This is a true insider s look at the screenwriting business from the writer of All the President s Men, Marathon Man and interestingly, the novel of Princess Bride and interesting for anyone who writes or likes movies because yes, there are fun gossipy asides about Hollywood Robert Redford had ego , but it s focus is on what makes a good story and how to write one that sells as a screenplay They re not always the same thing Two big bonuses of this book Goldman provides his entire screenplay of Butch Cassidy and the Sundance Kid and then analyzes what worked and what didn t He also provides a short story of his that was not optioned by Hollywood He translates it into a screenplay for this book and explains the choices he has to make along the way what characters to keep, what scenes to focus on etc He then solicits feedback from a suite of movie insiders a director, editor, cinematographer, etc about the resulting work They give fascinating and practical insights into what they think of this screenplay and what makes a movie work in general, sometimes contradicting one another Whether you agree with them is another matter.The only detractor is that the book was written in 1983 and the references to stars include Robert Redford, Burt Reynolds, etc. and feel dated, even though the insights into writing are not.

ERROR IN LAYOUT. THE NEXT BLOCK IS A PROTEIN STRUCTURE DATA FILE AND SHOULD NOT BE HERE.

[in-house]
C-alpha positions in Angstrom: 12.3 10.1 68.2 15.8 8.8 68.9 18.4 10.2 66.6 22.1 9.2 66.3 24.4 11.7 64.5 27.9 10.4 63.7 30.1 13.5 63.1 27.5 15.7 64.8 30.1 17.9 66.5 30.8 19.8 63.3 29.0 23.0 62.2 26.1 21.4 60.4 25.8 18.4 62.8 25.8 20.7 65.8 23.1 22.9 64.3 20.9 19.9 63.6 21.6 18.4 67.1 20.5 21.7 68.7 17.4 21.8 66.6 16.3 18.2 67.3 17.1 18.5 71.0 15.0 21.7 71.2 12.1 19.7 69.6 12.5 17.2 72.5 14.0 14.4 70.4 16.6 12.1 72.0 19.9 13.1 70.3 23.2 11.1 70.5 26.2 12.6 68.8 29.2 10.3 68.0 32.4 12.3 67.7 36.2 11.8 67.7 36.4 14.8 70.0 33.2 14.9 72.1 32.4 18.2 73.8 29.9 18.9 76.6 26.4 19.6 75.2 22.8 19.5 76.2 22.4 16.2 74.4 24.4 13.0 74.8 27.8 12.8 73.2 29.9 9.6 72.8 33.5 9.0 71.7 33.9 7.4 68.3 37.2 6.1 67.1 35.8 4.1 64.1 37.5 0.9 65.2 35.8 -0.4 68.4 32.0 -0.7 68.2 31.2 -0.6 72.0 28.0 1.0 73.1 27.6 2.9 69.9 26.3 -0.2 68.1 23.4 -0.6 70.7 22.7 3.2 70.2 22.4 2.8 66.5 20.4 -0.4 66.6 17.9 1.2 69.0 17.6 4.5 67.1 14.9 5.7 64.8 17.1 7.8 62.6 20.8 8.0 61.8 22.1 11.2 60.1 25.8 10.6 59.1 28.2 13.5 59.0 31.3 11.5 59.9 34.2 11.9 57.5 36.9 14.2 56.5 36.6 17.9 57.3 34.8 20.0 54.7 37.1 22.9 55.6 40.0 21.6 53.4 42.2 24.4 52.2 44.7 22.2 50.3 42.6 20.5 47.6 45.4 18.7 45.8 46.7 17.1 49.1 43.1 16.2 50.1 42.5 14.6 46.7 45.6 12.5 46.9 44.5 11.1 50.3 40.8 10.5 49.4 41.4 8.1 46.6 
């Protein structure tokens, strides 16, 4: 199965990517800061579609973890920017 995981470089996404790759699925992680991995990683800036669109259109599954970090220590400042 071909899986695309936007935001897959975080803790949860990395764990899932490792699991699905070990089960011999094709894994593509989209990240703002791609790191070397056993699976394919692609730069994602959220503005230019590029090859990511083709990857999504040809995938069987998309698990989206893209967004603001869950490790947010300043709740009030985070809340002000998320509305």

10. says:

    One thing is clear from the beginning Bill loves the movies You would have to, I mean really really really have to, just to put yourself through the torture of writing for them, because that s the message that comes out of this again and again prepare to be shat on This is a gentle book world weary, with a big heart After detailing the vast amount of work it takes to bring a script all the way to the big screen, it s no wonder Goldman gets so angry at the Auteur theory My only gripe about an otherwise insightful book is that the author is very hard on schlock horror b movies a staple of my life for as long as I care to remember.